Founded in 1936, the American Society of Appraisers (ASA) is the oldest and only major organization exclusively dedicated to serving appraisal professionals. ASA’s membership includes appraisal specialists in all types of property – valuing businesses, machinery and equipment, real property, personal property, and gems and jewelry. To earn the ASA designation, members go through a rigorous testing, training and evaluation process.
ASA is run by a Board of Governors made up of representatives from the disciplines and regions. In addition, ASA has two other affiliated organizations – our Educational Foundation and our Political Action Committee. ASA also has the ASA College of Fellows, which is comprised of Accredited Senior Appraisers who have been recognized by their peers and the College of Fellows for their contributions to ASA and the appraisal profession. For more information, visit www.appraisers.org.
James Becker Curriculum Vitae
James Becker has been in the aviation industry for twenty years. Seventeen of those years have been in the capacity of valuing aircraft. He holds an F.A.A. Airframe & Power Plant Mechanic license, and is a graduate of the Aviation Institute at the University of Nebraska at Omaha. He is an Accredited Senior Appraiser with the American Society of Appraisers. James has an extensive knowledge of the aircraft market, and has tracked and analyzed thousands of aircraft transactions. Under his Aircraft Specific designation with the American Society of Appraisers, James specializes in developing current and projected market values for used reciprocating engine aircraft and turbine-powered aircraft, including corporate, commuter and private applications of airplanes and helicopters as well as all types of airline equipment. James is based in Elliott Aviation’s Des Moines Iowa facility.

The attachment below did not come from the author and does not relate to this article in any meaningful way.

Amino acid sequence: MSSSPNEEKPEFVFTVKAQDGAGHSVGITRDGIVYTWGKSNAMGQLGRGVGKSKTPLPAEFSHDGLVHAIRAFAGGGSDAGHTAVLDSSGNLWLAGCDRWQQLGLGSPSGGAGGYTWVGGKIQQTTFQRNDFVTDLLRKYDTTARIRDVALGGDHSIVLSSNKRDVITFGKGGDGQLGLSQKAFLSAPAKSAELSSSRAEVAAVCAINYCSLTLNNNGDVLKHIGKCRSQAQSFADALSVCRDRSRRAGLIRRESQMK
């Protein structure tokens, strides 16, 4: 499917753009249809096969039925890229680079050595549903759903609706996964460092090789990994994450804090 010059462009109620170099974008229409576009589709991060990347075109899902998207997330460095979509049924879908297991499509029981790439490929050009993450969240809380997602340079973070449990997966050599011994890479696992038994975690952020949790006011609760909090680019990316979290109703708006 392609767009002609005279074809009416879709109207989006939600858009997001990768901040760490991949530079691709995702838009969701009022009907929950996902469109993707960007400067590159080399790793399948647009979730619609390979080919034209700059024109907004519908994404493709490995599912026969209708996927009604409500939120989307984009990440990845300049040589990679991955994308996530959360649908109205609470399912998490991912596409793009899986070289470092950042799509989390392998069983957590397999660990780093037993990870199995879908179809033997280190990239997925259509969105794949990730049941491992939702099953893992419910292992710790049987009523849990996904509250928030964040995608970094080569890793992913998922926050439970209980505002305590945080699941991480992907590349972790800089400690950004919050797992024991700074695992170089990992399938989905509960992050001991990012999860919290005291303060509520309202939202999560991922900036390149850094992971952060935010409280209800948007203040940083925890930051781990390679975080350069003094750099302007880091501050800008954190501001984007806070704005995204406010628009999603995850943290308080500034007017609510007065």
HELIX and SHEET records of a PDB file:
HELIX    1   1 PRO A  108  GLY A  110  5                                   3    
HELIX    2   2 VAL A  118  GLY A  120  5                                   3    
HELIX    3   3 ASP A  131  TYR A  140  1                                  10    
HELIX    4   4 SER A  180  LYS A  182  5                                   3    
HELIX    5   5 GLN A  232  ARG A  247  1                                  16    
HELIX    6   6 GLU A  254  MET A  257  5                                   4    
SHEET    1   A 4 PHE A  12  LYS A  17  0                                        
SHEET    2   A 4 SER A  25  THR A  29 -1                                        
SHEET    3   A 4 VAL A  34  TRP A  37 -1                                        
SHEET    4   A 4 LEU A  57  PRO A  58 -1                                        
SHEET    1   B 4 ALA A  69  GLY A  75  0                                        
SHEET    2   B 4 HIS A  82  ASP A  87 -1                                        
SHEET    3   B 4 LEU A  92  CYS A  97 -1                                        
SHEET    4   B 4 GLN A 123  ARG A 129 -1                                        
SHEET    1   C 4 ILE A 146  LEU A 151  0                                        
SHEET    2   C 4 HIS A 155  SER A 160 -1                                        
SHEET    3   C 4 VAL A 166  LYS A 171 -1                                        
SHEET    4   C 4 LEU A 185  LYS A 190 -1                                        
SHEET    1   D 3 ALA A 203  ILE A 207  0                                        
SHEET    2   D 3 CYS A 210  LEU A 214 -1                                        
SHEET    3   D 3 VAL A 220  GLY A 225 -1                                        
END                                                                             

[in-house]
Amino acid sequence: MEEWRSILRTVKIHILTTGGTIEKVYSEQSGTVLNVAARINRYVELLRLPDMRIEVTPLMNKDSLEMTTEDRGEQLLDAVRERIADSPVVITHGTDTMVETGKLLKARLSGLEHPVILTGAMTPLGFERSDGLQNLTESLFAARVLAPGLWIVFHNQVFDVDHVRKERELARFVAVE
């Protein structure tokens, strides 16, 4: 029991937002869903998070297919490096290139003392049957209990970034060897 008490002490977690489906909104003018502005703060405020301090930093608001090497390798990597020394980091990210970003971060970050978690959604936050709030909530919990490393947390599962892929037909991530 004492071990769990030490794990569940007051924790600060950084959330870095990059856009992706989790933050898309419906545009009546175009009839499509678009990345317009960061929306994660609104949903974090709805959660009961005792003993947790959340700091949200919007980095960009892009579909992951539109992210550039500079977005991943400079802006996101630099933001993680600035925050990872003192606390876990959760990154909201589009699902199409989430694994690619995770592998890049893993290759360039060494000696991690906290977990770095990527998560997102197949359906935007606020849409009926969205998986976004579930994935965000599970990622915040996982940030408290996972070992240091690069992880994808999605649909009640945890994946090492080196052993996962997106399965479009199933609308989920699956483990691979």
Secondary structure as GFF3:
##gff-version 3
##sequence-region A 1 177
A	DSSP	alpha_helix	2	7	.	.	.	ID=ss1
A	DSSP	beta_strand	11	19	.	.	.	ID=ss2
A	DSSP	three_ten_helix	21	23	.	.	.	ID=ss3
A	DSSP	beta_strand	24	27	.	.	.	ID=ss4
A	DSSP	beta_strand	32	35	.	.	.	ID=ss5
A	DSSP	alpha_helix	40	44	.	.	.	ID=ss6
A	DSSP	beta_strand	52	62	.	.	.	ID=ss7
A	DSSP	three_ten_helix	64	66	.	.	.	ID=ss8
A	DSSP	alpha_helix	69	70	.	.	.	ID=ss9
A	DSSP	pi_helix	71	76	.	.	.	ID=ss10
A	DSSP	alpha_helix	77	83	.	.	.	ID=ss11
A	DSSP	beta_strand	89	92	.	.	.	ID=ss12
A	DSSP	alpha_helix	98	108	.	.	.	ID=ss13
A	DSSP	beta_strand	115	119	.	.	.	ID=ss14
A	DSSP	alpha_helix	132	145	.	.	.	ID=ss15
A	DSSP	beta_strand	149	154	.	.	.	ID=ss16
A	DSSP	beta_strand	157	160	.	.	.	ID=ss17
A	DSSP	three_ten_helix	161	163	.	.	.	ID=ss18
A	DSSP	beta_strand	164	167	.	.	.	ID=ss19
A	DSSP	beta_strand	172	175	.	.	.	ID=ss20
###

Elliott Aviation – 1993 to Present
Accredited Senior Appraiser – Des Moines, IA (2011 to Present)
Provides accurate appraisals on corporate aircraft using the appropriate approach to value.
Aircraft Research Manager – Des Moines, IA (2004 to Present)
Analyzes target markets, evaluating individual aircraft, and finding suitable aircraft for resale. Identify and capitalize on market trends. Successfully negotiate optimal purchase prices with aircraft sellers and owners/brokers.
- Appraised and valued over 1,000 corporate aircraft.
- Personal involvement with over 200 corporate aircraft purchases.
- Developed and maintained database of aircraft sales prices.
- Maintained acute awareness of target market aircraft using market indicators.
Aircraft Researcher – Des Moines, IA (1996 to 2004)
Tracked the availability and history of hundreds of target market aircraft. Compiled specific and in-depth information on aircraft hours, equipment, and prices. Cultivated relationships with target market owners and pilots. Identified opportunities for the purchase, brokerage, and sale of aircraft. Coordinated and managed the pre-purchase inspection process. Valued aircraft for purchase.
- Identified target market aircraft, including Beechcraft King Air, Beechjet and Cessna Citations for purchase by leveraging extensive knowledge of the current markets to capitalize on viable opportunities.